Making Student-Athletes Stronger and Faster
Dr. Alan Walker, assistant professor of exercise science and a certified strength and conditioning specialist, wants to give students in the new M.S. in Exercise Science—Sport Performance degree program a sports science edge.
His current research focuses on the LVC men’s ice hockey team and is a prime example of how Walker balances strength and conditioning testing with scientific methods. “I conduct systematic performance testing throughout the year and track overall athlete metrics to make sure the programs we implement are actually doing what we think they’re doing—that they’re getting stronger and faster,” he explained.
By tracking performance metrics and training demands on LVC’s ice hockey players, Walker can make recommendations to their coaches to optimize training schedules in relation to game day. His study with the team is just getting off the ground, but Walker, who completed his Ph.D. at Rutgers University, feels confident that the coaches see the value of having an in-house CSCS. with a background in sports science.
“I implemented a degree of sports science in a wide range of populations while at Rutgers,” he said of his doctoral research. In the past year alone, Walker has co-authored three studies in The Journal of Strength & Conditioning Research. “I’ve worked with traditional multi-sport athletes, as well as youth and professional athletes and what I term alternative athletes, like soldiers and first responders,” he added.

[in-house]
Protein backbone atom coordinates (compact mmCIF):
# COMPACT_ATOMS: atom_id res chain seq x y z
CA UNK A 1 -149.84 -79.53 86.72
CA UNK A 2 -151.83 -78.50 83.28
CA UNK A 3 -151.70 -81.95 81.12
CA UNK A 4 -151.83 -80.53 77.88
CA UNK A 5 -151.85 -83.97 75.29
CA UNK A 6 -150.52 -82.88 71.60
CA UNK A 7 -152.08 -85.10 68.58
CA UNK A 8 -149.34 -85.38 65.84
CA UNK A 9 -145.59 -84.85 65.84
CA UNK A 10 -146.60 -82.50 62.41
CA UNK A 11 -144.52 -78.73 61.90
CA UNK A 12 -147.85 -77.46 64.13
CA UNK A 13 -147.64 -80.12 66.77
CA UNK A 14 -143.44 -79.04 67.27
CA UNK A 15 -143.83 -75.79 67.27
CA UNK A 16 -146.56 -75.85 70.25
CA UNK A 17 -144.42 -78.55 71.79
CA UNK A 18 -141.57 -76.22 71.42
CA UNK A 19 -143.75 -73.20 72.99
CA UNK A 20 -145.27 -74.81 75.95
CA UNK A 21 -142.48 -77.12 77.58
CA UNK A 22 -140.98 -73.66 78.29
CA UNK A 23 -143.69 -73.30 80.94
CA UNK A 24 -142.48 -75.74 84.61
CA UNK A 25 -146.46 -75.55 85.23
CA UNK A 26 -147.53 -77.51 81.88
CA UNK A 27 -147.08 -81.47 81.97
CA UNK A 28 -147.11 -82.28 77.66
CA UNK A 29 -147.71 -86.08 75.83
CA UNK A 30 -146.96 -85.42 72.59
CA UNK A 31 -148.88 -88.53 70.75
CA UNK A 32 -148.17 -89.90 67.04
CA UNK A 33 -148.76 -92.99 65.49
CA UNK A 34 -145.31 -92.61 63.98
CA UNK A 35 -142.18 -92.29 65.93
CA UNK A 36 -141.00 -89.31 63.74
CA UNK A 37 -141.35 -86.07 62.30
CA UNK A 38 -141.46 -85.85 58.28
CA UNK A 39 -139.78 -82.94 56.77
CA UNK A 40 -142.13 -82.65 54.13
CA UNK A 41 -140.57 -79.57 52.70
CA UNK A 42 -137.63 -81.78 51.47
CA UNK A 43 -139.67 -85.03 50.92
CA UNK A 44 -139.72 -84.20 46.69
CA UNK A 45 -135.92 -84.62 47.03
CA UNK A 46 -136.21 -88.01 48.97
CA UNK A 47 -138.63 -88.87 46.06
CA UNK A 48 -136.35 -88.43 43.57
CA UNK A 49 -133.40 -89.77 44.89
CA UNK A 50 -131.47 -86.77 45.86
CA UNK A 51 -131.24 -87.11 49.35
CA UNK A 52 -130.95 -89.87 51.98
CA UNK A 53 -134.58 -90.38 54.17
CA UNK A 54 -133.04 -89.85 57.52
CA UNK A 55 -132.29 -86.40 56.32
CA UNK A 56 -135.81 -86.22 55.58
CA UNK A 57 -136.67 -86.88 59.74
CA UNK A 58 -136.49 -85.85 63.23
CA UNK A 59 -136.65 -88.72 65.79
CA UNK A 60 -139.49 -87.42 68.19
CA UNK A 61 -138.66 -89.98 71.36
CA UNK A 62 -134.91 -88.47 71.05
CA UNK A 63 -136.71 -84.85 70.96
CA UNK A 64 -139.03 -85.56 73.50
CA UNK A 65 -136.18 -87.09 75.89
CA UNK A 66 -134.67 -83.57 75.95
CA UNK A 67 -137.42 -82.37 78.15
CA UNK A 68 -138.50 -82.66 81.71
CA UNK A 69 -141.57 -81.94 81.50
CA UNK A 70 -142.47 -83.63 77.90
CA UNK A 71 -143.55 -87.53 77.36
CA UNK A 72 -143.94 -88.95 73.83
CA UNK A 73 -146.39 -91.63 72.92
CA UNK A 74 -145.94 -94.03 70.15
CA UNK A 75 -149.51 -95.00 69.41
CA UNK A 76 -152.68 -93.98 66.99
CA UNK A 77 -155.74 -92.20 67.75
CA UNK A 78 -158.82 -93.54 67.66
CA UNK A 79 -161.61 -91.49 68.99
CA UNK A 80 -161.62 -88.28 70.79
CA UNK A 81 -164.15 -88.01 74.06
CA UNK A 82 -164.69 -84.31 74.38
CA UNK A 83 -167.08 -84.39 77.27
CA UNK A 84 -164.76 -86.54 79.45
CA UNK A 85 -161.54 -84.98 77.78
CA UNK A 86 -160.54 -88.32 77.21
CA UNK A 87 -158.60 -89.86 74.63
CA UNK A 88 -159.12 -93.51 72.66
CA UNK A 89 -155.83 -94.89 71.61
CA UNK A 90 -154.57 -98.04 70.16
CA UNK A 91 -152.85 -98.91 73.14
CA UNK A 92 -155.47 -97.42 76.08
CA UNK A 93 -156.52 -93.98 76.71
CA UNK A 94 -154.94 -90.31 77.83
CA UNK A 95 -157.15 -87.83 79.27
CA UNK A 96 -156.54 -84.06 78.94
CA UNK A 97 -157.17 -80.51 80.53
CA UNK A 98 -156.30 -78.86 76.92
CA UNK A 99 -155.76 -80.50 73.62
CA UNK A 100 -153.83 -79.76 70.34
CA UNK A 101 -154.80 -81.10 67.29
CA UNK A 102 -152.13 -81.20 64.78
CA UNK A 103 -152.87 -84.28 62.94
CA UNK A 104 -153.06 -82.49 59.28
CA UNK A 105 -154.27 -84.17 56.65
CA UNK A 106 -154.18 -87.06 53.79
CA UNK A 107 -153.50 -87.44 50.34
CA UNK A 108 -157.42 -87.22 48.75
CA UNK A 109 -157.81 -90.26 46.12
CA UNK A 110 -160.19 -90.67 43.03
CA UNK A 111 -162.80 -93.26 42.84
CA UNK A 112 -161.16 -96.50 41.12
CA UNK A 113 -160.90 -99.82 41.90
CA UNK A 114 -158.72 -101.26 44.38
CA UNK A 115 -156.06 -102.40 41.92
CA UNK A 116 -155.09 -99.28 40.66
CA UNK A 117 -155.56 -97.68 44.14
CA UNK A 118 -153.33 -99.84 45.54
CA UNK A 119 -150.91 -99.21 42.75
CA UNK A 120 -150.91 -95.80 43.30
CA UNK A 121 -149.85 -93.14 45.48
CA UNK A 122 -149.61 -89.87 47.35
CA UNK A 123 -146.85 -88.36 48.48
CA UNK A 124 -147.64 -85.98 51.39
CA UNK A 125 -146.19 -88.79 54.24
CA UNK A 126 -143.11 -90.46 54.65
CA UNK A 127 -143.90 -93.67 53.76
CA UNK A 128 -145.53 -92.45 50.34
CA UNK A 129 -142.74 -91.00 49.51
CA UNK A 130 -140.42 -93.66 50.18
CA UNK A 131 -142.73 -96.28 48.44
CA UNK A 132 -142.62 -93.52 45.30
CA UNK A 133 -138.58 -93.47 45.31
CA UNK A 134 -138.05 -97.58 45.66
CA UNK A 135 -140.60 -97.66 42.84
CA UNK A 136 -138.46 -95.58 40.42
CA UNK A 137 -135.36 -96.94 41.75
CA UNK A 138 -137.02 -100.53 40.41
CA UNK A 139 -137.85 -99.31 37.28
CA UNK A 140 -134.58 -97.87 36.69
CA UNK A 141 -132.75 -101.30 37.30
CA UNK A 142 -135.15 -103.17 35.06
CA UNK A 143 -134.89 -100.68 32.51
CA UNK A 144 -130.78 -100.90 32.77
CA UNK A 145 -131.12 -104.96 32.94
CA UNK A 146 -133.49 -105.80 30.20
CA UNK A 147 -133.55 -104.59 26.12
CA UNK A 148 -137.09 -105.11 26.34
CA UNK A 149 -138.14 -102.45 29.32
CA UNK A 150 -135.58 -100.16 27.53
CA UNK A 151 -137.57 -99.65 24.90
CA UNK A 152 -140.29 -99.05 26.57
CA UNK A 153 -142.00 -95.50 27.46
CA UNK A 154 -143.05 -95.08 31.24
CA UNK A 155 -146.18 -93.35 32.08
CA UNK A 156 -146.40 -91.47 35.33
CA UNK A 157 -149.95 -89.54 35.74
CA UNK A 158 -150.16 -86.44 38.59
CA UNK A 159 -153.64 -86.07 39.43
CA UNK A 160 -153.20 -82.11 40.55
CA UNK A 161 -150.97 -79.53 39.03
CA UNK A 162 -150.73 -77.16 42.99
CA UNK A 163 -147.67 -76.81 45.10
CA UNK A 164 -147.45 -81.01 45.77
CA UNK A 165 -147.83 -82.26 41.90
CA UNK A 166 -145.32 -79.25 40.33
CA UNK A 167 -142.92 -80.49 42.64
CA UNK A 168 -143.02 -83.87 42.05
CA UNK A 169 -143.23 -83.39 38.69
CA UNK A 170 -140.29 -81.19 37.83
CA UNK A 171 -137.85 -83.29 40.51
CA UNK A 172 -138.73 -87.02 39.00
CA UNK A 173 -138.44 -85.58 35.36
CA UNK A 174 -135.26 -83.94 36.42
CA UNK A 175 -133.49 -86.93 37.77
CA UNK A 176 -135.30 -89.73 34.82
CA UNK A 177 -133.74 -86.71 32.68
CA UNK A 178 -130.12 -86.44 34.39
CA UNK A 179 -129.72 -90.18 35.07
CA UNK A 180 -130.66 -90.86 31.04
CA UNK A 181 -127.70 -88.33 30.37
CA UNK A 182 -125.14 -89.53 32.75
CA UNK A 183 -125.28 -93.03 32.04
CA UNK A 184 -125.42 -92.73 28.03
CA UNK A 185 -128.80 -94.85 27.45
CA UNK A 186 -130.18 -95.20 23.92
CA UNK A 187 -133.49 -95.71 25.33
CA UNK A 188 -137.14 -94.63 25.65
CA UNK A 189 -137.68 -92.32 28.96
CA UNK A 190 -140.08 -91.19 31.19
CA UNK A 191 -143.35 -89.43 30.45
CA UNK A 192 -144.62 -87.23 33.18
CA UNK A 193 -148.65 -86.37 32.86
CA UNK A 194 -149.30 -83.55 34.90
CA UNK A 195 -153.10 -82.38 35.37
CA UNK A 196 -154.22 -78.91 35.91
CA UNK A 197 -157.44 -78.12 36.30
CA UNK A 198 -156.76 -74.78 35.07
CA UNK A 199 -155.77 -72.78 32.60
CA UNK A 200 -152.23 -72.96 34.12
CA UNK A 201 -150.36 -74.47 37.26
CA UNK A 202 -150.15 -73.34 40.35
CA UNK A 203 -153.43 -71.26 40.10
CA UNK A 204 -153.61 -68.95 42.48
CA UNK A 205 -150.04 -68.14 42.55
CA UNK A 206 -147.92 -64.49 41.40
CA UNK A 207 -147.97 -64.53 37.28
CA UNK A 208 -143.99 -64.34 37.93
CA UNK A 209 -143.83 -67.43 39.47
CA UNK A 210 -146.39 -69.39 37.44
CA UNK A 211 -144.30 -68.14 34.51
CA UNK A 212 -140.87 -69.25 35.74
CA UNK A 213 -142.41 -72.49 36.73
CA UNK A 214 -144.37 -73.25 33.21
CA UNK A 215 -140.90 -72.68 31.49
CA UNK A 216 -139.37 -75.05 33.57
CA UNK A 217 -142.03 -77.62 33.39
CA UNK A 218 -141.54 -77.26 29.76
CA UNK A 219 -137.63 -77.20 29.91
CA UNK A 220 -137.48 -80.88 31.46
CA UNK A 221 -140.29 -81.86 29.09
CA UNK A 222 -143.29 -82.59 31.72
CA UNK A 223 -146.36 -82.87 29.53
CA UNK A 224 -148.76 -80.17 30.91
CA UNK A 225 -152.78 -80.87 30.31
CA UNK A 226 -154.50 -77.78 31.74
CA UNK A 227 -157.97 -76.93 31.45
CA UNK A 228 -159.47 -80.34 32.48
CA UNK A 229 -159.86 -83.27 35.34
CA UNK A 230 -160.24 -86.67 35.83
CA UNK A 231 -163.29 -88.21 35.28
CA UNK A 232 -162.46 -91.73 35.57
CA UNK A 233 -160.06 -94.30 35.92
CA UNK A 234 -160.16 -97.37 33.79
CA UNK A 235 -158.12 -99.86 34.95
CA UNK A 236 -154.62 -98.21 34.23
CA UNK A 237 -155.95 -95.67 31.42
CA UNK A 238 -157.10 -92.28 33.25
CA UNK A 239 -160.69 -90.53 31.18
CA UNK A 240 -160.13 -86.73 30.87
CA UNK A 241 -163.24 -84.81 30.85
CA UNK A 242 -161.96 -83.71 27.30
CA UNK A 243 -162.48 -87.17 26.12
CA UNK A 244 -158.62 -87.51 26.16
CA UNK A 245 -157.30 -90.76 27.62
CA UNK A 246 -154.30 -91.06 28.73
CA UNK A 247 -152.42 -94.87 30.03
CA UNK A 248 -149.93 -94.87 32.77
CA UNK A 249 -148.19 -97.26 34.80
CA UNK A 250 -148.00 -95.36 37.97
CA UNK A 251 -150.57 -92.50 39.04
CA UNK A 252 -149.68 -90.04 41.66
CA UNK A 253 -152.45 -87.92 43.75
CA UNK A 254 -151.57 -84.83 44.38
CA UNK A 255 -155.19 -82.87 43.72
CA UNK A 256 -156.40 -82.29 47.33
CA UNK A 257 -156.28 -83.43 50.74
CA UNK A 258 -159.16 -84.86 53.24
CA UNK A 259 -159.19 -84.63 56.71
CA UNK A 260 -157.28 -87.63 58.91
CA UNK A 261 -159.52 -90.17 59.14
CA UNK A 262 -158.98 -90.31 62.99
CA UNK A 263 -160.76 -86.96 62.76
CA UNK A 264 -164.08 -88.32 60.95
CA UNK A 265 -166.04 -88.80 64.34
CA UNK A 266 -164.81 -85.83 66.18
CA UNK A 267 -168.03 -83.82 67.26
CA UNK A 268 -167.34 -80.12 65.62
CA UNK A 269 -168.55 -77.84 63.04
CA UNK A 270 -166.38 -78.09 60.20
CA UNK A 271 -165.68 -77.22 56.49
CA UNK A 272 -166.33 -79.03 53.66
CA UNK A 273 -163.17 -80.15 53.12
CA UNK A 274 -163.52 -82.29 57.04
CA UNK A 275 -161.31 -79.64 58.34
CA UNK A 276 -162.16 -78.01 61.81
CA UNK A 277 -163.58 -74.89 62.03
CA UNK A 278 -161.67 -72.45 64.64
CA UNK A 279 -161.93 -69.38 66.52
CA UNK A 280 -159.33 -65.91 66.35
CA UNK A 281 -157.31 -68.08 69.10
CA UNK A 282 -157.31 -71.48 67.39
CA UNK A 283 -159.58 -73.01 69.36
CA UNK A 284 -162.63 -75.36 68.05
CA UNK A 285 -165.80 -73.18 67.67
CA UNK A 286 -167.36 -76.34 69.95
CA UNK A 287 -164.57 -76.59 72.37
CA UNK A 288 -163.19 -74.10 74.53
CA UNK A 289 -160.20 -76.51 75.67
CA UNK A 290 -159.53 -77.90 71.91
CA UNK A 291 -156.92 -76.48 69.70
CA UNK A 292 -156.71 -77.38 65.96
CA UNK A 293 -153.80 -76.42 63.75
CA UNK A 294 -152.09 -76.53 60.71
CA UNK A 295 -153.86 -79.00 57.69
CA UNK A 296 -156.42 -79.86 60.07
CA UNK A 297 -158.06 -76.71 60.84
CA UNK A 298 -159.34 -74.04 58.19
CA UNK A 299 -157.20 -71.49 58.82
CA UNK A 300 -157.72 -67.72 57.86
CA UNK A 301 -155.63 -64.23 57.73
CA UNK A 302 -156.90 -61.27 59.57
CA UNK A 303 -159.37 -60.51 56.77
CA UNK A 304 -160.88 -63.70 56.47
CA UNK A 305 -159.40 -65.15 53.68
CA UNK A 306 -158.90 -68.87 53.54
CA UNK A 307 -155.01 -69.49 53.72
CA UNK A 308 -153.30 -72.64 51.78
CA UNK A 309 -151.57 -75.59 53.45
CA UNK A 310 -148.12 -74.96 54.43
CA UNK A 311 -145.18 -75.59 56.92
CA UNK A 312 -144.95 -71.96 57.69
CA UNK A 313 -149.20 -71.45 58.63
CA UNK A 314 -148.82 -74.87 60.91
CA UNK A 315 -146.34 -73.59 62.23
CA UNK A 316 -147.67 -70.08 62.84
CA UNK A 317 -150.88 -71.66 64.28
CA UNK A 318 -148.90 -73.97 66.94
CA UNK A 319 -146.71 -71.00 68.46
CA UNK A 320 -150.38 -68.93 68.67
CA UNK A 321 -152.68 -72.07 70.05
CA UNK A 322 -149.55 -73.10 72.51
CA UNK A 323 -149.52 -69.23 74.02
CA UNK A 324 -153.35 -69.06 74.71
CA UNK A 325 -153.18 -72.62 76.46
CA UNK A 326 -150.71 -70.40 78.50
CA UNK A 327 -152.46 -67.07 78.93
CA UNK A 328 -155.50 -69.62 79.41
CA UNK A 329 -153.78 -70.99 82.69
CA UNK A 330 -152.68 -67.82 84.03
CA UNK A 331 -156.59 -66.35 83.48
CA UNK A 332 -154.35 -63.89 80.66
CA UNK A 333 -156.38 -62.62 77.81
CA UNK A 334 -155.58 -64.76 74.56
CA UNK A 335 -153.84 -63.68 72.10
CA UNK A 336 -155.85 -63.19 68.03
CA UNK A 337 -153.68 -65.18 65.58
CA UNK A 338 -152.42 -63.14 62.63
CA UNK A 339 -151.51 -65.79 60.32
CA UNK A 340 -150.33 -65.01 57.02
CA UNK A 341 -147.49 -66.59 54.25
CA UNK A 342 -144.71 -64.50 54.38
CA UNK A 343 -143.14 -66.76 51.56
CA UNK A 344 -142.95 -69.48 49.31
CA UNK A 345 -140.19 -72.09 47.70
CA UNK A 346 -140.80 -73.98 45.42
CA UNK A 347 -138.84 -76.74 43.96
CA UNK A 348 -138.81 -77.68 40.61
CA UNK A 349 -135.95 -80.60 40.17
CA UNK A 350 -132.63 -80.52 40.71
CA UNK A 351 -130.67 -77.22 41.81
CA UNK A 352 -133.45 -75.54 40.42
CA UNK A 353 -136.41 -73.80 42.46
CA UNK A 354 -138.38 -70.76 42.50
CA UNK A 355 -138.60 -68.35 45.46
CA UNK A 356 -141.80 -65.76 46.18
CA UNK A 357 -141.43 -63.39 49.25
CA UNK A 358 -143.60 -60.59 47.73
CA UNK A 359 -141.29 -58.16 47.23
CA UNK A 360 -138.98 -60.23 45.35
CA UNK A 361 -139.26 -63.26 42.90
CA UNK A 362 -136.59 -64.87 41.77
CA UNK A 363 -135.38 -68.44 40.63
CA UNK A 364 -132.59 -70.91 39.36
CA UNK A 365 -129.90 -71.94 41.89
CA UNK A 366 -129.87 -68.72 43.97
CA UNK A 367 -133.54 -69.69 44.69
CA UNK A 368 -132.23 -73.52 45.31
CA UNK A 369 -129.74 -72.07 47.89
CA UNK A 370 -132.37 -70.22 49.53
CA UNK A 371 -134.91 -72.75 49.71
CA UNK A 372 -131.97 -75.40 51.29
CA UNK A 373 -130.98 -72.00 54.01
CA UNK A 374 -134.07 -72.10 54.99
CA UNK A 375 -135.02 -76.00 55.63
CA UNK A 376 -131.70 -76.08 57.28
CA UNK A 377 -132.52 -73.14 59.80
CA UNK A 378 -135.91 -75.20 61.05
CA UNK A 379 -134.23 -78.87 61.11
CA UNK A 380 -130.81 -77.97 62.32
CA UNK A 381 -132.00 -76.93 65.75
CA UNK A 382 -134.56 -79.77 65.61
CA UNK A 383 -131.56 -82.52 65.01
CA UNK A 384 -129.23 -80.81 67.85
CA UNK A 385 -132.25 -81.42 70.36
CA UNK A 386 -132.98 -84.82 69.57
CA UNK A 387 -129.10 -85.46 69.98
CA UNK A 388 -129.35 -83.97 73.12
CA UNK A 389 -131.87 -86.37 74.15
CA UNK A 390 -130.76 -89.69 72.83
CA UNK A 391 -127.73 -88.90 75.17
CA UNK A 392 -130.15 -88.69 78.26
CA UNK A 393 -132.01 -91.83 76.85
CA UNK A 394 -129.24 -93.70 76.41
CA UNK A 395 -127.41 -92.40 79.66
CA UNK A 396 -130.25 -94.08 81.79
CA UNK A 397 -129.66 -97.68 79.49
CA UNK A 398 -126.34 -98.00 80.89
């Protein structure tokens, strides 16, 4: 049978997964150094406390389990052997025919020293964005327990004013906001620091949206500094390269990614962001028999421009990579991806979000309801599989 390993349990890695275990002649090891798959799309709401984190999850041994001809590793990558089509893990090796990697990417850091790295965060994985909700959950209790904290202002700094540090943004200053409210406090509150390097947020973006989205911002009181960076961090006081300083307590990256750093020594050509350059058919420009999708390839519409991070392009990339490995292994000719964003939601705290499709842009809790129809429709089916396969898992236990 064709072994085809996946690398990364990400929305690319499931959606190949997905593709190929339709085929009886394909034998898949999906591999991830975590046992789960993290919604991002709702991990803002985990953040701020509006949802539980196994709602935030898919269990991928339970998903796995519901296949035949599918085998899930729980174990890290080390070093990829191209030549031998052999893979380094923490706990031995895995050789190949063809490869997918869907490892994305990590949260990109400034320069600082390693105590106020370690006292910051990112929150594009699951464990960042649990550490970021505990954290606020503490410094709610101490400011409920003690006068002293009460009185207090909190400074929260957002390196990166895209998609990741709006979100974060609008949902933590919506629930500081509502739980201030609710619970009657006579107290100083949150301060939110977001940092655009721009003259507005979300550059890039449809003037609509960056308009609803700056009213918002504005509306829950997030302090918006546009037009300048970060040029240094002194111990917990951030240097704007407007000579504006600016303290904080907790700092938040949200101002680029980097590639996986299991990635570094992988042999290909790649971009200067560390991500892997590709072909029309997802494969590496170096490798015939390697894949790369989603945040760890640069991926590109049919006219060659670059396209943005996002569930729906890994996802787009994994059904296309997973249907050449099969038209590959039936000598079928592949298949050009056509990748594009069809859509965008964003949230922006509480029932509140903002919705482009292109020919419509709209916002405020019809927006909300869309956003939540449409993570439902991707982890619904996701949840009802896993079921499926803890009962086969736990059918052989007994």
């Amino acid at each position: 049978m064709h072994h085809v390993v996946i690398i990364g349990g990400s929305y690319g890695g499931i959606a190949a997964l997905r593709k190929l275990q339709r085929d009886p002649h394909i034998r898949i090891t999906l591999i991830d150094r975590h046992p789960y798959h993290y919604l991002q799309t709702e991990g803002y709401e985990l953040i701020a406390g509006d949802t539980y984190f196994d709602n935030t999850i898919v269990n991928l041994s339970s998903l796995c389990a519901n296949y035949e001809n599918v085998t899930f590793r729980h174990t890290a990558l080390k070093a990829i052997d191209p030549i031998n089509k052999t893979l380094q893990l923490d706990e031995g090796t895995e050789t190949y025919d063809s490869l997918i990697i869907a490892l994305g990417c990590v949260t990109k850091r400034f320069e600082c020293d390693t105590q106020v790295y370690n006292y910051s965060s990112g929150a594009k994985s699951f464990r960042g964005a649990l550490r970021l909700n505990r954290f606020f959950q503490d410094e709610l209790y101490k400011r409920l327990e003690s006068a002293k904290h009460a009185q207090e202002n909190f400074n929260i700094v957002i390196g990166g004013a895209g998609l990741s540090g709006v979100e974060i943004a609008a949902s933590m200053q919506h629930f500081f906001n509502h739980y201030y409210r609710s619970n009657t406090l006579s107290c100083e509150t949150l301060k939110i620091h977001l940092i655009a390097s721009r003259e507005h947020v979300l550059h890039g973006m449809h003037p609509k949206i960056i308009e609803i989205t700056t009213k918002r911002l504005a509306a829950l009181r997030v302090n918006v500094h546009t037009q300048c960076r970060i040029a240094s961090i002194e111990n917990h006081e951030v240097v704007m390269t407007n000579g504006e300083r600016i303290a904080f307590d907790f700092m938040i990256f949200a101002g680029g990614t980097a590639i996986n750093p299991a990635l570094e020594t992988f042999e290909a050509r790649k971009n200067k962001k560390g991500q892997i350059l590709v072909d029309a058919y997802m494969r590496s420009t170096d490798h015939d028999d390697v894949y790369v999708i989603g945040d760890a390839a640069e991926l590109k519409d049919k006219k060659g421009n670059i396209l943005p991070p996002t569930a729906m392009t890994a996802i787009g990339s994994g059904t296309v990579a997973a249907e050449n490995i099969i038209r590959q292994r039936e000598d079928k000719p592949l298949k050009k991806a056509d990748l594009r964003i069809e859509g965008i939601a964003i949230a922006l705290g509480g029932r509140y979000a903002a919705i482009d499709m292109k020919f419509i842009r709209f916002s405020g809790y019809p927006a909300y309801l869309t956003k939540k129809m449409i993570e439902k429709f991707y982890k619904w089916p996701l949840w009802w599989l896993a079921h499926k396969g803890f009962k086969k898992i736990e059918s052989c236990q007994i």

At Rutgers, Walker examined how season-long training loads affected physiological responses in male and female soccer players. He used this data to evaluate the sex-specific response to the stresses of a collegiate season.
As students join the sport performance master’s program, Walker is excited to help them develop the application skills he brings to his research. “You can learn different techniques and the exact science behind them, but if you can’t apply techniques to a population to improve outcomes, then it’s kind of useless,” he said.
More than anything, Walker wants his students to discover what kind of coach they’ll be after they earn their LVC degree. “I want students to think critically about their coaching ideology,” he said. “How do you want to run a strength and conditioning gym? What techniques do you want to use? There are many successful and appropriate techniques you can apply, but it’s about finding the technique that will maximize the question you want answered.”